Hello again! This week has really flown by, and since we checked in last, I have been to Cork, Dublin and the North of Kerry.
Since coming to Kerry, we have learned to be connoisseurs of stained glass windows. Harry Clark was a famous stained glass artist who worked under the man that designed the Cathedral in Chartres. He came back to Ireland and designed hundreds of windows in until he essentially worked himself to death. His windows are pretty easy to pick out because of their deep, rich blues and reds and their intricate designs that do not allow a lot of light to shine through. We stopped at two different churches to view Harry Clark windows on the way to Cork.
This chapel is St. Honan's Chapel, which is located at the University College Cork. Apparently, the fish on the tile are bad luck on students don't walk on them if they want good grades. Harry Clark employed deep blues in his
pictures of Mary because lapis lazuli, the shade of royalty. Lapis lazuli is a valued shade because it invokes a precious stone once only found in Afghanistan and used to dye the clothes of royalty. You can't tell very well from this picture because it is so small, but the blue and red colors of this Harry Clark stained glass are vibrant and stunning. Of course, if you wanted to see an expanded version, you could visit my photo sight. You might notice that the window on the right (which is done by Harry Clark) lets significantly less light in because of the intricate design.
Next, we went to the National Art Museum of Cork, which did not allow pictures. You should go there, though, it was pretty.
Our final stop in Cork was to the historic jail, which was built by the British to hold Irish riff raff and dangerous prisoners. The jail itself is spooky and rumored to be haunted (if you can believe that). During the famine, people purposely committed crimes to be put in the jail. There really isn't a lot to say about this, except that prison in the 1800s was not a great place to be. Some famous prisoners that once resided there were the prisoners from the 1923 Rebellion who attempted to uprise and secede from Britain.
This is me, cavorting with wax models of Irish riff raff from the 1800s.
Anyone who knows anything about the trip actually knows that we will be going to Dublin for two weeks after this week. However, because Kimber and Dorothy are graduating and will be leaving this week, I prematurely went with them. We had a great time! After the adventure in Cork, we took the train to Dublin, which lasted about two hours. As there were no restaurants open when we finally got to our hotel, we settled on KFC and Carlsburg beer for dinner (around 11:30 at night). It was wonderful, and felt soooo good to sleep in a real bed!
The next morning, we got up
bright and early to see the Book of Kells at Trinity College. The Book of Kells is one of the most valued pieces of Irish culture, and is a beautifully decorated copy of the four gospels made by early Irish monks. To read a better history than I can give you, click here. This was yet another site where we were not allowed to take pictures, but if you ever go to Ireland, you should definitely try to see it. Also, if you want something from the Trinity College bookstore, let me know! I'll be back there soon and they have some cool souvenirs :-)
After the book, we went to the National Museum and saw an exhibition on the "Bog People." Again, could not take pictures. The bog people are basically prehistoric remains of human bodies that have been preserved in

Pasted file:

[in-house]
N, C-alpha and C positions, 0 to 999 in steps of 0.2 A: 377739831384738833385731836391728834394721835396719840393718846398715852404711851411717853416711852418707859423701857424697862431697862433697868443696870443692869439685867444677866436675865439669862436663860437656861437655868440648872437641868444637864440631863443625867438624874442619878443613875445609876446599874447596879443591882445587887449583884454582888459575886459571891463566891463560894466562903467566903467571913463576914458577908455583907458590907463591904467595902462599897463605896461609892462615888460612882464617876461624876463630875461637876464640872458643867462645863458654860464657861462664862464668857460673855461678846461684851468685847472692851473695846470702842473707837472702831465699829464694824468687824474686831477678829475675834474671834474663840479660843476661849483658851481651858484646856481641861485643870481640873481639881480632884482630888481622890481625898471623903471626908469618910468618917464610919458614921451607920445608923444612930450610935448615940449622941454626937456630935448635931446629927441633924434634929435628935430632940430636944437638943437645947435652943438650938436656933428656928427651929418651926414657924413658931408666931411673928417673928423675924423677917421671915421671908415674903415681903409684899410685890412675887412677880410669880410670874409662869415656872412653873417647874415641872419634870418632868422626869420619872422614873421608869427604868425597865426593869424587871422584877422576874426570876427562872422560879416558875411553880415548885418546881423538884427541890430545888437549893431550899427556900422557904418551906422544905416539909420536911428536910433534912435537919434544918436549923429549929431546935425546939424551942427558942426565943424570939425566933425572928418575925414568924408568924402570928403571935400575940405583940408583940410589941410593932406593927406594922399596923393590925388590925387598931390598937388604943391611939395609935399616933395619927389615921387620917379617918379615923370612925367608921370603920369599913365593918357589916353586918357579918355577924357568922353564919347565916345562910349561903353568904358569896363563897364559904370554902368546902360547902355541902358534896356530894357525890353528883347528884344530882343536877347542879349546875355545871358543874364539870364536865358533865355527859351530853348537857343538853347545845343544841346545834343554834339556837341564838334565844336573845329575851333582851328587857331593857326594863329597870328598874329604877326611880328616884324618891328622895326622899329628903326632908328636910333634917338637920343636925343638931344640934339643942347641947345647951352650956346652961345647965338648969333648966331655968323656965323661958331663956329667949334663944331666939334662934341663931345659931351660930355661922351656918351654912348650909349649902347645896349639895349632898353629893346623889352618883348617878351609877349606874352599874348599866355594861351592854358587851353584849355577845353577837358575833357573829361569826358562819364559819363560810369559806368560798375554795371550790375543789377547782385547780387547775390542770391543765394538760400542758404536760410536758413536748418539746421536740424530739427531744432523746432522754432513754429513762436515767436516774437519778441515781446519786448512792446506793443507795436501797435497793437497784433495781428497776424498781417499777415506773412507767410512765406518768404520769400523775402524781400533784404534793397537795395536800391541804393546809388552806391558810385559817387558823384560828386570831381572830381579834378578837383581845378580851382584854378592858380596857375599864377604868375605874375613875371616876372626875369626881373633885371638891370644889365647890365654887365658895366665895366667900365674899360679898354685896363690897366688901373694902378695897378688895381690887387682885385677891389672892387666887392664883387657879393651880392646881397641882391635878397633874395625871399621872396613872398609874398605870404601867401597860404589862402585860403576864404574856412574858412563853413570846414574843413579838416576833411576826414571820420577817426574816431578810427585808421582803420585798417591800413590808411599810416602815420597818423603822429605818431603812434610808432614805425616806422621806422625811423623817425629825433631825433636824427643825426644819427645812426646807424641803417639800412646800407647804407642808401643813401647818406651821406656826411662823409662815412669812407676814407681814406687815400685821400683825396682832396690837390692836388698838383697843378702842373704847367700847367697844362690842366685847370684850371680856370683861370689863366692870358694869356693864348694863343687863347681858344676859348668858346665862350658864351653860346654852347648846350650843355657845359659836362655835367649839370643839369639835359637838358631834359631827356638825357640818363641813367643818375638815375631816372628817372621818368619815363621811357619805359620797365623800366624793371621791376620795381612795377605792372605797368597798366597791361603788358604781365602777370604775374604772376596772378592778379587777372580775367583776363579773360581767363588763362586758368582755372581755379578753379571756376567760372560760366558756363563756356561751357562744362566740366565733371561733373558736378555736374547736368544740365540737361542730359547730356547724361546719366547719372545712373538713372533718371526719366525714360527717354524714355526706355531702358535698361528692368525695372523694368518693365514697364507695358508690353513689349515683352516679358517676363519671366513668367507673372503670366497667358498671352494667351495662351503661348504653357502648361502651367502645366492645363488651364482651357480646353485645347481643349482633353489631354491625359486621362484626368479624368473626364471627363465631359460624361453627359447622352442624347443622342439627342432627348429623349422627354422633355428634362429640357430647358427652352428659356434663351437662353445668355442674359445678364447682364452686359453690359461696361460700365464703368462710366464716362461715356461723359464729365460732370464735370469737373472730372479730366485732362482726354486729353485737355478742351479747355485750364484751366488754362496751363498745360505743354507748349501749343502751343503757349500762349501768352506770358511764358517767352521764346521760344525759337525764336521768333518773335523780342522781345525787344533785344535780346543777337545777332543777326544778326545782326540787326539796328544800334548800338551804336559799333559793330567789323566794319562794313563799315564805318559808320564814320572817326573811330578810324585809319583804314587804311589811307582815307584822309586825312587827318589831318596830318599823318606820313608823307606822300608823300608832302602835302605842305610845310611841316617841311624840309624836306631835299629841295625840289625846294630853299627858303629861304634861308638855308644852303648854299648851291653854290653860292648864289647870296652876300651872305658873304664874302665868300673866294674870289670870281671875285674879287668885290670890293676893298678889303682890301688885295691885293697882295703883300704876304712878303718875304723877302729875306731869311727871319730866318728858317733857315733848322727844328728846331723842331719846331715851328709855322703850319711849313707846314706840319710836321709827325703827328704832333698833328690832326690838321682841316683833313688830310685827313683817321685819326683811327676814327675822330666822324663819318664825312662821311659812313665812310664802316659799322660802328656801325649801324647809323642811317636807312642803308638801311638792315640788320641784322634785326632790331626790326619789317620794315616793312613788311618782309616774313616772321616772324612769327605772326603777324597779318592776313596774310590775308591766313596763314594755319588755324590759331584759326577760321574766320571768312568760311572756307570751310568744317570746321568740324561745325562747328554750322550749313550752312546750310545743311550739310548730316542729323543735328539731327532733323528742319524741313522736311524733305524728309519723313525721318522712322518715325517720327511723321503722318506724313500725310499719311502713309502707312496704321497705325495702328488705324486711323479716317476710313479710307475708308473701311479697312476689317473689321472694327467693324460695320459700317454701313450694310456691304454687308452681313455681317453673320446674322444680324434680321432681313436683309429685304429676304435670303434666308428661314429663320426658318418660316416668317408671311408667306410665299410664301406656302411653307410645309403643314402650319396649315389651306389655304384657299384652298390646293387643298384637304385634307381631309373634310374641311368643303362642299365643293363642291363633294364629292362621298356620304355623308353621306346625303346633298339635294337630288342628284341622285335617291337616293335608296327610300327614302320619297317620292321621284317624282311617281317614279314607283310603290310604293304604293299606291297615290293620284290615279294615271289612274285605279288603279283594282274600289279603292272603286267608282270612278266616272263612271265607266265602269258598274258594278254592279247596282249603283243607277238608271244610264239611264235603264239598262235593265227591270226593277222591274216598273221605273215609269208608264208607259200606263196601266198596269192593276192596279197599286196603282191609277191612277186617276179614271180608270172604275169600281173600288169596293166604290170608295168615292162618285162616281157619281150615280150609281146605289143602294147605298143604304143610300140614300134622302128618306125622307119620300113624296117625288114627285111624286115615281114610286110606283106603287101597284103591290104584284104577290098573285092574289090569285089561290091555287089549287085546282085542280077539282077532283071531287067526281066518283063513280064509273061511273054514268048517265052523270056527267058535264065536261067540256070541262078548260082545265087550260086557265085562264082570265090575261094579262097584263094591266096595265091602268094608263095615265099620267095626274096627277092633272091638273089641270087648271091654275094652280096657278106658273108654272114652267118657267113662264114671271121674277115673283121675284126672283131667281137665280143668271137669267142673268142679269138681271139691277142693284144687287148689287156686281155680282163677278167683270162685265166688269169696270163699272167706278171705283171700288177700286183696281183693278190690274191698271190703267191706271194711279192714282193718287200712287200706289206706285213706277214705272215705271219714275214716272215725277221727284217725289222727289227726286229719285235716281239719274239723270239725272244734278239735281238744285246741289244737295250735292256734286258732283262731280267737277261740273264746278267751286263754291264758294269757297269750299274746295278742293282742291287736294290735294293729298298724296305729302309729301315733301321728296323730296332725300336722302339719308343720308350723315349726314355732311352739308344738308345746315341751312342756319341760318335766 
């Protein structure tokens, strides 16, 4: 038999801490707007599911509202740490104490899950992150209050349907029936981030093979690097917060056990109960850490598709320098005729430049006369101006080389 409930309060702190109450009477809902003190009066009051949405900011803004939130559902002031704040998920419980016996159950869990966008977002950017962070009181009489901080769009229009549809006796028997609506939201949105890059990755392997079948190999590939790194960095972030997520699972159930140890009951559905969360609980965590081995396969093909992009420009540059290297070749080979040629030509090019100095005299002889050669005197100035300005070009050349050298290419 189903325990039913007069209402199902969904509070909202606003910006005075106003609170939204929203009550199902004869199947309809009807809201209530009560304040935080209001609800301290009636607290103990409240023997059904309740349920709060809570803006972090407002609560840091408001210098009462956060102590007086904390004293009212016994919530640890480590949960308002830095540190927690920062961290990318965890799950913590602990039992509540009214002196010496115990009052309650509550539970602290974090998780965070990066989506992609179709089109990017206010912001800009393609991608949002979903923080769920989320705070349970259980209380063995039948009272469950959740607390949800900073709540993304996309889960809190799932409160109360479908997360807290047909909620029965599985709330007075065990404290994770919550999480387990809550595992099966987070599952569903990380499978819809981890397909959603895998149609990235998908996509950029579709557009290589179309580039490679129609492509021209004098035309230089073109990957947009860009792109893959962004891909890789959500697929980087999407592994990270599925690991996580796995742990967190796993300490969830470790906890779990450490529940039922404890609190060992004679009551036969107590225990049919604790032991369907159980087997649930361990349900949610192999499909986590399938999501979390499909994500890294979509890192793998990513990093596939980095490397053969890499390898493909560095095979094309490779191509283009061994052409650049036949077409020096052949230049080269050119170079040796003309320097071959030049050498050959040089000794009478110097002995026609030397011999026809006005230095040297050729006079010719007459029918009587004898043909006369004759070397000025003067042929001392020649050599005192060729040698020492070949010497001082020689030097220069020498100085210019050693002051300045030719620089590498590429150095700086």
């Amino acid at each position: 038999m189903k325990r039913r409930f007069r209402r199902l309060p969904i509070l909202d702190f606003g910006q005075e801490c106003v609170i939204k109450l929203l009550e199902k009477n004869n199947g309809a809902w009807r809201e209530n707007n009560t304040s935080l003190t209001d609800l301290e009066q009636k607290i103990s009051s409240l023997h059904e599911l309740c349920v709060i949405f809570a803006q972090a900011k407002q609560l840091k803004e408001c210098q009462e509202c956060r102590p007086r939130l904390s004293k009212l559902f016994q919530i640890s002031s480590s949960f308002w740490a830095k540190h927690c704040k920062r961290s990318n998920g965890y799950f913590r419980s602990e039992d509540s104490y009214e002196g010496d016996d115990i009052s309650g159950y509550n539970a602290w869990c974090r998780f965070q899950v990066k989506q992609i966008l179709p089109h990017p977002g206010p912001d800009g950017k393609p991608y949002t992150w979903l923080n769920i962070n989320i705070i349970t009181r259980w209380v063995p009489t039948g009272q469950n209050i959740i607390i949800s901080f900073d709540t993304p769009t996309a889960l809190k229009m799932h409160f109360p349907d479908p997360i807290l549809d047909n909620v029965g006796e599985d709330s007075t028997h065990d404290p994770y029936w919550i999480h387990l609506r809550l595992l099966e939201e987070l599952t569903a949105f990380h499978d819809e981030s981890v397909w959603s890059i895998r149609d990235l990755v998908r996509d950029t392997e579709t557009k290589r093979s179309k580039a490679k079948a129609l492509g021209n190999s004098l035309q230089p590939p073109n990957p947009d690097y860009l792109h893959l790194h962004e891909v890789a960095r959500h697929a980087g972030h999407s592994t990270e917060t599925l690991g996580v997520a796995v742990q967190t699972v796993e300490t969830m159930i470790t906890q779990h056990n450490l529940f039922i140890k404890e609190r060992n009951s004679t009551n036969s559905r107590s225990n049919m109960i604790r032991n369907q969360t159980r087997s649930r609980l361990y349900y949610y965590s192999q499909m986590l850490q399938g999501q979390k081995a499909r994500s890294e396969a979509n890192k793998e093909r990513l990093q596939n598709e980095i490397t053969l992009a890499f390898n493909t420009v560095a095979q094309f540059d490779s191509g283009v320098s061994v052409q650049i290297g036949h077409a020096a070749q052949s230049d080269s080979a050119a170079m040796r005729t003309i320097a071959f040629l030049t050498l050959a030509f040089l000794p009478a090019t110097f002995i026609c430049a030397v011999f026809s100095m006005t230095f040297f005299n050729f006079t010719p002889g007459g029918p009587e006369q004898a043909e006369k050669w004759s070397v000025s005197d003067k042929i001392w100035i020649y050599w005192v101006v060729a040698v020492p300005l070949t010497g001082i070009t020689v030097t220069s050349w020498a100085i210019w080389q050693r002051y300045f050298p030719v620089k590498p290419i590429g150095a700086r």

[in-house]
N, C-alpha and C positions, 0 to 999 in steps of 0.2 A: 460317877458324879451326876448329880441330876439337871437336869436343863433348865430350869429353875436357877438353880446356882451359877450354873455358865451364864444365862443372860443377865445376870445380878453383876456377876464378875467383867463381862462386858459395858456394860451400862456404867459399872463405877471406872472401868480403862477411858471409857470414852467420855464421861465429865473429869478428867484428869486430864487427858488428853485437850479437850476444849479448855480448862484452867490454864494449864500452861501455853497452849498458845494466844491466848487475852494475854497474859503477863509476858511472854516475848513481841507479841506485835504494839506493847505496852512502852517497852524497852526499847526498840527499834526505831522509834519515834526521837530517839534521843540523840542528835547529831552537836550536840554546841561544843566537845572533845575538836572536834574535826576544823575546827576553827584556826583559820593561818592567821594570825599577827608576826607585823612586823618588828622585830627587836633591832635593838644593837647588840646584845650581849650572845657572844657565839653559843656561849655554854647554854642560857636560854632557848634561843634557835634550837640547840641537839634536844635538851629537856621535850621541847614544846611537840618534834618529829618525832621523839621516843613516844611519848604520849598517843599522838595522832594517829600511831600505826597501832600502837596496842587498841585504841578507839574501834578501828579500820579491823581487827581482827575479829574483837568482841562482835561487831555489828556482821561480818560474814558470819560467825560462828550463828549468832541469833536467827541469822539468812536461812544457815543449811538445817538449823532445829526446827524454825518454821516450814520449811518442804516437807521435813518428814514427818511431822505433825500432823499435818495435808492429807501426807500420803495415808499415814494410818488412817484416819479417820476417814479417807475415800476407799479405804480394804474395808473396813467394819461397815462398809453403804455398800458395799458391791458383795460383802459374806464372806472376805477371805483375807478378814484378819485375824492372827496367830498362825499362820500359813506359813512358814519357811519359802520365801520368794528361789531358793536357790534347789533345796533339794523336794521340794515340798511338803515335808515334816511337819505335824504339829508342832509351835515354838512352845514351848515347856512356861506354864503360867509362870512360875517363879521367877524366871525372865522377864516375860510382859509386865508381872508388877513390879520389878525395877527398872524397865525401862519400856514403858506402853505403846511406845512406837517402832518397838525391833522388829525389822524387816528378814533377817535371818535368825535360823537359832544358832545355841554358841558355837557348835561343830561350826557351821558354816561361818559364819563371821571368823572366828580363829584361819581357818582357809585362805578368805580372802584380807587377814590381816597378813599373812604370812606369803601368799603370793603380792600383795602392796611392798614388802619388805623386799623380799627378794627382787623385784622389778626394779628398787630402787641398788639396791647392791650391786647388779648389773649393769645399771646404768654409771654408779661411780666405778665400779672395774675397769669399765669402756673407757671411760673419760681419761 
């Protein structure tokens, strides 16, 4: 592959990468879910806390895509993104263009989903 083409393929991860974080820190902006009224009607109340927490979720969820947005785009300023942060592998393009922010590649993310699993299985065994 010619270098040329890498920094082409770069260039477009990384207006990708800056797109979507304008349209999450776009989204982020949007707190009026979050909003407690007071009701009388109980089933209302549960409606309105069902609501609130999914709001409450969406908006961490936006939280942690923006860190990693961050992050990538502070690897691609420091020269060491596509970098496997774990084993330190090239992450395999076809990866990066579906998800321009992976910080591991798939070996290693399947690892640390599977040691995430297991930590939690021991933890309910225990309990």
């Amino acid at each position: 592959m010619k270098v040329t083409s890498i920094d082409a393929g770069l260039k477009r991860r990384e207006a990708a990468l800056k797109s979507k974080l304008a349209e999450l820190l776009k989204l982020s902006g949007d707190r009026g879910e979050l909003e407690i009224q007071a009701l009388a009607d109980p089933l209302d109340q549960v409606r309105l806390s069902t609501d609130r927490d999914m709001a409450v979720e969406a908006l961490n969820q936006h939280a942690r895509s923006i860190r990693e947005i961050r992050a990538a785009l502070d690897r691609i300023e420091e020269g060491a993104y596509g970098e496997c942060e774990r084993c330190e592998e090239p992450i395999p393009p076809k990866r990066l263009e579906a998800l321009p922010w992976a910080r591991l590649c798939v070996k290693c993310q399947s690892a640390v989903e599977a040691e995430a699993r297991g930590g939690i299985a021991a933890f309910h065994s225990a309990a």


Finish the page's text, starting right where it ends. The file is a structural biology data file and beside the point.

bogs for literally thousands of years. For more information on these people, click here. They were especially fascinating to me because we have been reading poems by Seamus Heaney that deal with these people and their circumstances. It was chilling to see them in person both because of their appearances, but also (as Kimber put it first) because of the knowledge that every person preserved in the bog was murdered for one reason or another. Many of the deaths were sacrificial killings, although some of them were for crimes like adultery or theft. One body we saw was from 400 BC, but the bog had even preserved its hair. Crazy. This picture is not with the Bog People, in case you are wondering. It is in front of the Liffey, Ireland's equivalent of the Thames, although not quite so mighty.
After the National Museum, we went back and practically collapsed on our beds from exhaustion. Walking around Dublin is tough work! We went to a restaurant called the Kingfisher Grill, where Kimber and I proceeded to have amazing meals. We ordered hamburgers with bacon, cheese, tomato, lettuce and a fried egg on them-- not Irish, but delicious! For dessert, we had the restaurant's special called "jelly and ice cream," which we actually found out meant jello and ice cream. Yes, I did have to post the picture of my hamburger.
The next day, we journeyed around Dublin without a major plan, mostly because we didn't want to be too exhausted to move again. We went to Christchurch Cathedral and Saint Patrick's Cathedral, both of which were spectacular.
This is a picture of a heart in the Peace Chapel of St. Laud, part of Christchurch Cathedral that holds the actual heart of Archbishop St. Laurence O'Toole. This particular peace chapel was nice because of the prayer book it offers to any visitors passing through.
I particularly liked the Crypts at Christchurch, but apparently they thought I was annoying... Ha ha...
This is in front of St. Patrick's Cathedral, which was beautiful. Jonathan Swift, a writer I am very fond of, was actually the Dean of St. Patrick's for a period, and is buried within the walls of the Cathedral. Check out A Modest Proposal to read something of Swift's :-)
Here we are, being inspired, right under his tomb!
Needless to say, we had a great time in Dublin. I am so sorry to have to say goodbye to Kimber and Dorothy, though :-( Have a great week- installations about yesterday's trip to North Kerry soon!